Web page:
RollerCoaster Tycoon remains narcotically addictive, its dated art style now aged gracefully into cute, quaint nostalgia. If any theme park fans have somehow dodged it this long, there’s no better time to remedy that and no easier time to try it.

RollerCoaster Tycoon Deluxe, an all-in-one package of the original game and its two expansion packs, is $5.99 on Steam, even less during the semi-regular sales. RollerCoaster Tycoon 2: Triple Thrill Pack, a similar deal for the sequel, runs only a few dollars more.

For veteran tycoons still cherishing the CD-ROMs that haven’t run right since Windows XP, consider OpenRCT2. It’s an open-source revitalization of RollerCoaster Tycoon 2 that makes it sing on contemporary hardware and adds a host of features like server-based multiplayer. Owning the base game is required, but it works with discs or downloads alike and supports the original RollerCoaster Tycoon as well.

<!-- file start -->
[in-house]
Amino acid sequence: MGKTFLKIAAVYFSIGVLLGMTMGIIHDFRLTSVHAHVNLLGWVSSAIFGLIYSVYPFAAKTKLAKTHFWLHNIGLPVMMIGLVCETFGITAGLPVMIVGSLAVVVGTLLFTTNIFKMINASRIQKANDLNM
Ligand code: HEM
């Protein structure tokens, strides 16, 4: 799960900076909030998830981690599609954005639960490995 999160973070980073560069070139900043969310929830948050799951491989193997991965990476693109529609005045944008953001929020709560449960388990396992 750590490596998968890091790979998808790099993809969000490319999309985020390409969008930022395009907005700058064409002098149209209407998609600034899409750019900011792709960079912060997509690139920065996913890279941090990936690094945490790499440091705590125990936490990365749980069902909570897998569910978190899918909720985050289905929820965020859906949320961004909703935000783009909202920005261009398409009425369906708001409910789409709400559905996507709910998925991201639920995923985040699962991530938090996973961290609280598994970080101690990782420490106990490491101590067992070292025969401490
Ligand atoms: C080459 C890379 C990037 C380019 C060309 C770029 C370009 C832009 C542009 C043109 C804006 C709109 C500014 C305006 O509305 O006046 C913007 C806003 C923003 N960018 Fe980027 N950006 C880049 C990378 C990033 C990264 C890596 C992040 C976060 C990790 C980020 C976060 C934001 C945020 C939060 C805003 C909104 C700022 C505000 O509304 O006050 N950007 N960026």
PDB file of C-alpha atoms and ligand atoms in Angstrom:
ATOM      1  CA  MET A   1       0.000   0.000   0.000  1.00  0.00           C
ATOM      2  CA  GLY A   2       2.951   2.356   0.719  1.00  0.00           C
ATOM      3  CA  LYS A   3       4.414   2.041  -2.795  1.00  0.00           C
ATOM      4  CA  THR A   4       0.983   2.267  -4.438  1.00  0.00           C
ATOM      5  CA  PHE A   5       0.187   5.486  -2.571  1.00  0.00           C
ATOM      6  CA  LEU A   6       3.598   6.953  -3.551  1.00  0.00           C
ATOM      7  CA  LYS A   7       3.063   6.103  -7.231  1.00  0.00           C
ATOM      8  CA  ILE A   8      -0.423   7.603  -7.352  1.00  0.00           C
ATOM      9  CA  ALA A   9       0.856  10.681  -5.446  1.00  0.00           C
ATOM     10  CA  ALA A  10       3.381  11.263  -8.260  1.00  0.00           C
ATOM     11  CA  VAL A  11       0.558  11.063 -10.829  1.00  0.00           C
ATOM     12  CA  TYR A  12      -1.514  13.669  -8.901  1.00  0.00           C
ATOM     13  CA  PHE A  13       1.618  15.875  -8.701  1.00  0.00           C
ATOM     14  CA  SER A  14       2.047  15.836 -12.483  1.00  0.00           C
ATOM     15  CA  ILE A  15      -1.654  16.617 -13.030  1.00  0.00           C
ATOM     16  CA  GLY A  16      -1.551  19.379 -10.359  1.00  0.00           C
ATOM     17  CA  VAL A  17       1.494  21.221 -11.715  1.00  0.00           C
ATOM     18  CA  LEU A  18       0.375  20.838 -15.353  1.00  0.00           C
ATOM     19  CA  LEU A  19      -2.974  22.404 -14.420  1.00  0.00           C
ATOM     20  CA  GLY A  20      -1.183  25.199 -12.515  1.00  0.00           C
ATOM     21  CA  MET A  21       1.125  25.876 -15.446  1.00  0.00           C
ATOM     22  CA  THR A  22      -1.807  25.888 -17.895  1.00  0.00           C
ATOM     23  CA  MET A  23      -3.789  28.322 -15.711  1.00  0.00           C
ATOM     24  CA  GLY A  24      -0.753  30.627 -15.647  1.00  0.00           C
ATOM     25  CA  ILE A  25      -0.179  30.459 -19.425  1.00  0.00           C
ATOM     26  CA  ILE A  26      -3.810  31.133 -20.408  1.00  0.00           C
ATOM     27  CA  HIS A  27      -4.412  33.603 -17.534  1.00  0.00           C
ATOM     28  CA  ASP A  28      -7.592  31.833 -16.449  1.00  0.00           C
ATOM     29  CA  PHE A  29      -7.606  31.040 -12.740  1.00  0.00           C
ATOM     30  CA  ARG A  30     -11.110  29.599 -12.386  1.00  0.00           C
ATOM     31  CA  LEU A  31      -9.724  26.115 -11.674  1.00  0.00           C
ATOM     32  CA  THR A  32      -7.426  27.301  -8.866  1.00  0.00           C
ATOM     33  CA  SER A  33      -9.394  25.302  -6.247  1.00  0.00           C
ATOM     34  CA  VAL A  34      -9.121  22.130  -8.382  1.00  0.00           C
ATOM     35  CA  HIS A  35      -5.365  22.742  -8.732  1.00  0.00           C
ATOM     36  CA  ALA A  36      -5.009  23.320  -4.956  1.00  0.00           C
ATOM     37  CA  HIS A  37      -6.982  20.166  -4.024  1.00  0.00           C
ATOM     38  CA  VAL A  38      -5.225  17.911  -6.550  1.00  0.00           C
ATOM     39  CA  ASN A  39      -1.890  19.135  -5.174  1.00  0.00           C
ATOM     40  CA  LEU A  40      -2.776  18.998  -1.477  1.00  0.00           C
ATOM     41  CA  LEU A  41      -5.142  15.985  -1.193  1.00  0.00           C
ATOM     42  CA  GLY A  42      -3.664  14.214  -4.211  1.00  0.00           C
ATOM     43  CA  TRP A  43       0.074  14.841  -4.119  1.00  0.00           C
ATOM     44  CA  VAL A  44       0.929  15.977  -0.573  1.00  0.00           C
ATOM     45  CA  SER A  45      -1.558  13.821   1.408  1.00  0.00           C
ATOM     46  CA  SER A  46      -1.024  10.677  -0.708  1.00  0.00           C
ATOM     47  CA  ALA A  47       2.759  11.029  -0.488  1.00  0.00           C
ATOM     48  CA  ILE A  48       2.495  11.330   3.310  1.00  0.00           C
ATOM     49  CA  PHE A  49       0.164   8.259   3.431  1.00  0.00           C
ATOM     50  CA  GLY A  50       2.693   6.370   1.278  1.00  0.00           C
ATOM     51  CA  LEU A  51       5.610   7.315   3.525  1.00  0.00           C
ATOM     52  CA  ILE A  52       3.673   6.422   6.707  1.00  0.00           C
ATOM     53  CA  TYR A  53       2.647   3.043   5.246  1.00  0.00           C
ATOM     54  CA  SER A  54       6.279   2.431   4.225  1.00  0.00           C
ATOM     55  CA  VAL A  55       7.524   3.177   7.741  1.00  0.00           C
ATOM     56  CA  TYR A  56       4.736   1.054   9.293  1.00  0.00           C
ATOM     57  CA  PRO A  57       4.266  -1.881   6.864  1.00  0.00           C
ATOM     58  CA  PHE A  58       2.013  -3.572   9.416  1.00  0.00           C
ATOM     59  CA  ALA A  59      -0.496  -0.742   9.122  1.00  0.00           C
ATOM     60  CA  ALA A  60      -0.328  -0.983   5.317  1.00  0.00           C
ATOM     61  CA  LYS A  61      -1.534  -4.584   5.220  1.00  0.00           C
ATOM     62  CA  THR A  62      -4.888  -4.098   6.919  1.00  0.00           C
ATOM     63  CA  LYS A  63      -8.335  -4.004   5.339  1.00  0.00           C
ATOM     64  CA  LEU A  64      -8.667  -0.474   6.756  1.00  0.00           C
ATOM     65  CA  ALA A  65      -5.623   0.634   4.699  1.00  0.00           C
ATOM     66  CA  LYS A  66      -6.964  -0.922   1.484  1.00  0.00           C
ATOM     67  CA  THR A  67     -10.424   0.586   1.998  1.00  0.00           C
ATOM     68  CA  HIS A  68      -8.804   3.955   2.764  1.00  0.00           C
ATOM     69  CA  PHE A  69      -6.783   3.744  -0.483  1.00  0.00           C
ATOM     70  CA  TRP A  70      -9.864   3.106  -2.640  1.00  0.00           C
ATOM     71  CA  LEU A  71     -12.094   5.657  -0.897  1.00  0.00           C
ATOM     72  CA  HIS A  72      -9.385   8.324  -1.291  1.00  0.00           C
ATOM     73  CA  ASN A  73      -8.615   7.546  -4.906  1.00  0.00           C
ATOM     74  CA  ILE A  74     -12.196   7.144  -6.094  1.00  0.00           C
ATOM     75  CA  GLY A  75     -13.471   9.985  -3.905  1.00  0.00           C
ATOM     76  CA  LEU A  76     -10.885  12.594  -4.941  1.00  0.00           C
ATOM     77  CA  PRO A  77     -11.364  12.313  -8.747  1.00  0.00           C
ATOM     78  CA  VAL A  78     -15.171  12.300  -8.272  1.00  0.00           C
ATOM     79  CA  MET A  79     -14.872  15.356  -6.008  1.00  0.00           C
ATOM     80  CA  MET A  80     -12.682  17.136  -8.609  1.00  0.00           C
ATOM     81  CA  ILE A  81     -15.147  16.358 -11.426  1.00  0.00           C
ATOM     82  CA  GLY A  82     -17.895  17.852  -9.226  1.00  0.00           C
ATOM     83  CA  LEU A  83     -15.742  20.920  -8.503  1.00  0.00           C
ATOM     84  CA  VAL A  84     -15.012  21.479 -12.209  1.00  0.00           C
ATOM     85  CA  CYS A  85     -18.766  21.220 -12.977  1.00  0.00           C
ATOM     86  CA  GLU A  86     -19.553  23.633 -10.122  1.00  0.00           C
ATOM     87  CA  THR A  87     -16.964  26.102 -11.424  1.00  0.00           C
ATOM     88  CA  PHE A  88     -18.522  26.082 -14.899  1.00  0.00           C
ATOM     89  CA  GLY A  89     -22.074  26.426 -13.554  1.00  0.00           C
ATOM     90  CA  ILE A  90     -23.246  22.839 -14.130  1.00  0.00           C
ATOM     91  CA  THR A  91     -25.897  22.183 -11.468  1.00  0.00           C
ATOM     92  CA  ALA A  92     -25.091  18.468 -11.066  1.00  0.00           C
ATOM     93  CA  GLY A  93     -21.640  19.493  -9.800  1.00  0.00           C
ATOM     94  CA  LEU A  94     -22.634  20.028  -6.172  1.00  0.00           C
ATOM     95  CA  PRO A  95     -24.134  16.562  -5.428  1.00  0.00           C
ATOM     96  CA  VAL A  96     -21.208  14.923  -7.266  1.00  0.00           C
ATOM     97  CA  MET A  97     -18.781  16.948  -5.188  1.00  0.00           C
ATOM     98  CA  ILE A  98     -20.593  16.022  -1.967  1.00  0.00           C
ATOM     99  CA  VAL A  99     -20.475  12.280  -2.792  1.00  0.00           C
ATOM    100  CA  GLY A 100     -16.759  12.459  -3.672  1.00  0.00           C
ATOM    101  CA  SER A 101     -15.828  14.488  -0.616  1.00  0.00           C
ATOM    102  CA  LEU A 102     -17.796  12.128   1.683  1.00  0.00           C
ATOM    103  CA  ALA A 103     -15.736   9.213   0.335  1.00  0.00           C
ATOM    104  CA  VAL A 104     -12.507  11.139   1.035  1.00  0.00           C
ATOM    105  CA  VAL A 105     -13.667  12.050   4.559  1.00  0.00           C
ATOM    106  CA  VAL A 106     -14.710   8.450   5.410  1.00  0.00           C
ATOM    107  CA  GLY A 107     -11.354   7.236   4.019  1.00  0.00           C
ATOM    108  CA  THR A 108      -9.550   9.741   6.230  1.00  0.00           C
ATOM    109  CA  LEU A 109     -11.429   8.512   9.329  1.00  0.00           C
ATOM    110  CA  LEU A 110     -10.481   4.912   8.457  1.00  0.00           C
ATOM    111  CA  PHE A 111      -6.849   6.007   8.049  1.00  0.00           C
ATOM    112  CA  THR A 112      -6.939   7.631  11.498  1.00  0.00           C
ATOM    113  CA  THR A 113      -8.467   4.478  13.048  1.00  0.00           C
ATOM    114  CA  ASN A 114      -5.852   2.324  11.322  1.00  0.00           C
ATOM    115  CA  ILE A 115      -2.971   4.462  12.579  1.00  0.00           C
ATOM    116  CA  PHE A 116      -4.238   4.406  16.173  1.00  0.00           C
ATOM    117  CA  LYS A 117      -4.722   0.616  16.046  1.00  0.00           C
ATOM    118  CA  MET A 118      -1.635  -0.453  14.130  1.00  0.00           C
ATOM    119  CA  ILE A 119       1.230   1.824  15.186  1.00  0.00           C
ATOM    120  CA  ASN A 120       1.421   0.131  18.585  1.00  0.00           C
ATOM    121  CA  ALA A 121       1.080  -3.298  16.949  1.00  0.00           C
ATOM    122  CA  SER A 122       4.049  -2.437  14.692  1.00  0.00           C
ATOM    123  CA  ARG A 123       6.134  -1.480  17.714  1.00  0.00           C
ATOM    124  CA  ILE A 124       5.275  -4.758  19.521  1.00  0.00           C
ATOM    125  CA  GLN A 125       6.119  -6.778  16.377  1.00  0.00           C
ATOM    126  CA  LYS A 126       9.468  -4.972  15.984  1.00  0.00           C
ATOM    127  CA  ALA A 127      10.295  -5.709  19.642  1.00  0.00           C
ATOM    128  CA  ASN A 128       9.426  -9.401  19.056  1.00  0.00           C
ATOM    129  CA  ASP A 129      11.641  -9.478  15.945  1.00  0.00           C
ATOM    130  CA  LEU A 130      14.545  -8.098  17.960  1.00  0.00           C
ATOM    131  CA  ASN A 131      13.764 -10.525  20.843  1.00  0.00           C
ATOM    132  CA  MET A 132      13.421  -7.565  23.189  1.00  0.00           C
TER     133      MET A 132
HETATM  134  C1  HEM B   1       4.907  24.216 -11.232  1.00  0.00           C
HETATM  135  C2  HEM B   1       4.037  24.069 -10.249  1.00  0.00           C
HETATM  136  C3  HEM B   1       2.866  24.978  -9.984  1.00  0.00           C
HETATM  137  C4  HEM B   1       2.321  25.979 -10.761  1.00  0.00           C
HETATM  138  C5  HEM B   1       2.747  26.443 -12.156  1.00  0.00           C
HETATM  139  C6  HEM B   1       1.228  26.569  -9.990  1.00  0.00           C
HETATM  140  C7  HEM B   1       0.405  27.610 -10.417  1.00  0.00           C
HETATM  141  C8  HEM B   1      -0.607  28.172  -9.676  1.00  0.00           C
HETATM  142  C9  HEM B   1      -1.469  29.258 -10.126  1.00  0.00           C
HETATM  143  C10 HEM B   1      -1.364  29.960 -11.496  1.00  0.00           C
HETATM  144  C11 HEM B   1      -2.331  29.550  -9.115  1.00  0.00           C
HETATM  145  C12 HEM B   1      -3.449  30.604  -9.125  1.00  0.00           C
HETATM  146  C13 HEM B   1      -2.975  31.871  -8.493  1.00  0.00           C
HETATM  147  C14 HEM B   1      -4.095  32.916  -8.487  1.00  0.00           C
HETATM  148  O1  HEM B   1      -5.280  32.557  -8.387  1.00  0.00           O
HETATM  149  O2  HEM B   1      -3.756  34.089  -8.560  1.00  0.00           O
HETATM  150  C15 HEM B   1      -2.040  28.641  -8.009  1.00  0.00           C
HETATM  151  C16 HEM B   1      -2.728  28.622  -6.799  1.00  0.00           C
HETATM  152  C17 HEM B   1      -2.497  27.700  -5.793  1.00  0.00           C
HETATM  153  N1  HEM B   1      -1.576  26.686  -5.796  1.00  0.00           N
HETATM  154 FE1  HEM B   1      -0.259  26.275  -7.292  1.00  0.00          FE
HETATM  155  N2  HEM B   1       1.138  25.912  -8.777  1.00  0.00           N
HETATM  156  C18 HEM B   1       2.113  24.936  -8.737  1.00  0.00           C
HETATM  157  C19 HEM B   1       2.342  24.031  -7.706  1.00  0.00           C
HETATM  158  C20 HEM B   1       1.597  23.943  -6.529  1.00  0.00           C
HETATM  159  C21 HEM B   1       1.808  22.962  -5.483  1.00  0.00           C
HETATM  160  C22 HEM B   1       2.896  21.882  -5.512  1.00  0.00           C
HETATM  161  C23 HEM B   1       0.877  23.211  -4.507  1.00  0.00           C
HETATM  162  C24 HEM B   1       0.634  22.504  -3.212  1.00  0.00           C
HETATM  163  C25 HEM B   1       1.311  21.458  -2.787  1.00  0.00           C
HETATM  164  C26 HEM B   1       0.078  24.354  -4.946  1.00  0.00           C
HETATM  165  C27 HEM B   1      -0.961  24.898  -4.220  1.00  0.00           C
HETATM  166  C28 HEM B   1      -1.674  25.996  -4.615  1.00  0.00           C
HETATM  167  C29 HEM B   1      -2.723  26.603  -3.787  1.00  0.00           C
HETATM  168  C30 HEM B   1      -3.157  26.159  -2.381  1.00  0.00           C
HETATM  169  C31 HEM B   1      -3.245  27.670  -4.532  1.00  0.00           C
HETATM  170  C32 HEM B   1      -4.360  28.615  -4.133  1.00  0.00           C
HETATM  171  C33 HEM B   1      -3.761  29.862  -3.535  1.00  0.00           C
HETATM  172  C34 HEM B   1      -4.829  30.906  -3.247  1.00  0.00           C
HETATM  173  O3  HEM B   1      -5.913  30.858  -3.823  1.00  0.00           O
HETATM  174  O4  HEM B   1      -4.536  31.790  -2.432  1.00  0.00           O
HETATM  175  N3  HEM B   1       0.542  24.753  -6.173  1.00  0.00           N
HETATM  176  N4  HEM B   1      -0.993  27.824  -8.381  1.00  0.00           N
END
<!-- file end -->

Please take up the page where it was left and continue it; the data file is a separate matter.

And for anyone who wants their thrills on the move, RollerCoaster Tycoon Classic is a remastered, remixed compilation of the first two games for smart devices and modern PCS supervised by Sawyer himself.

There’s never been a wrong way to play RollerCoaster Tycoon and, especially right now, there’s no reason not to.

Souvenir Videos

Souvenir video tapes
Image: Jeremy Herbert

They’re called Retro Rewinds here, but these days most vacation planning videos don’t need a VCR.

When Funai of Japan stopped manufacturing VHS equipment in 2016, it marked the end of an surprisingly resilient era. Those chunky black tapes were the first affordable home video format and, given the slow-to-start DVD age and quick-to-overtake streaming age, the last to be so universally embraced. The price point that made it so seductive to companies and consumers alike came with a catch - quality.